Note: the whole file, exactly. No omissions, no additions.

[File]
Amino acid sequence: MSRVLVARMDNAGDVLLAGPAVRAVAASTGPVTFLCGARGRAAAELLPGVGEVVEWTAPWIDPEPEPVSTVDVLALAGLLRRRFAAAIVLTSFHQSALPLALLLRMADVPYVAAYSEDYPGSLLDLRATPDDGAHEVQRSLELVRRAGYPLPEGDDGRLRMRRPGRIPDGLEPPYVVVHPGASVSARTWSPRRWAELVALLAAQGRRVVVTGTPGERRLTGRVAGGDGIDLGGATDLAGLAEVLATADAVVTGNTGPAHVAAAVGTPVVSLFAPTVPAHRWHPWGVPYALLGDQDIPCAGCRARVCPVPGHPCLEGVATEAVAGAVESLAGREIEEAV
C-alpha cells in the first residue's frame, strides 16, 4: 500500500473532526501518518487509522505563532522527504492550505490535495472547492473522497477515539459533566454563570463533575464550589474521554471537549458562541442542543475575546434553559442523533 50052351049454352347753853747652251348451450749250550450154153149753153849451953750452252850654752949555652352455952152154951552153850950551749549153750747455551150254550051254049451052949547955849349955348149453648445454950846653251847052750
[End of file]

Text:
Amino acid sequence: MSRVLVARMDNAGDVLLAGPAVRAVAASTGPVTFLCGARGRAAAELLPGVGEVVEWTAPWIDPEPEPVSTVDVLALAGLLRRRFAAAIVLTSFHQSALPLALLLRMADVPYVAAYSEDYPGSLLDLRATPDDGAHEVQRSLELVRRAGYPLPEGDDGRLRMRRPGRIPDGLEPPYVVVHPGASVSARTWSPRRWAELVALLAAQGRRVVVTGTPGERRLTGRVAGGDGIDLGGATDLAGLAEVLATADAVVTGNTGPAHVAAAVGTPVVSLFAPTVPAHRWHPWGVPYALLGDQDIPCAGCRARVCPVPGHPCLEGVATEAVAGAVESLAGREIEEAV
C-alpha cells in the first residue's frame, strides 16, 4: 500500500473532526501518518487509522505563532522527504492550505490535495472547492473522497477515539459533566454563570463533575464550589474521554471537549458562541442542543475575546434553559442523533 50052351049454352347753853747652251348451450749250550450154153149753153849451953750452252850654752949555652352455952152154951552153850950551749549153750747455551150254550051254049451052949547955849349955348149453648445454950846653251847052750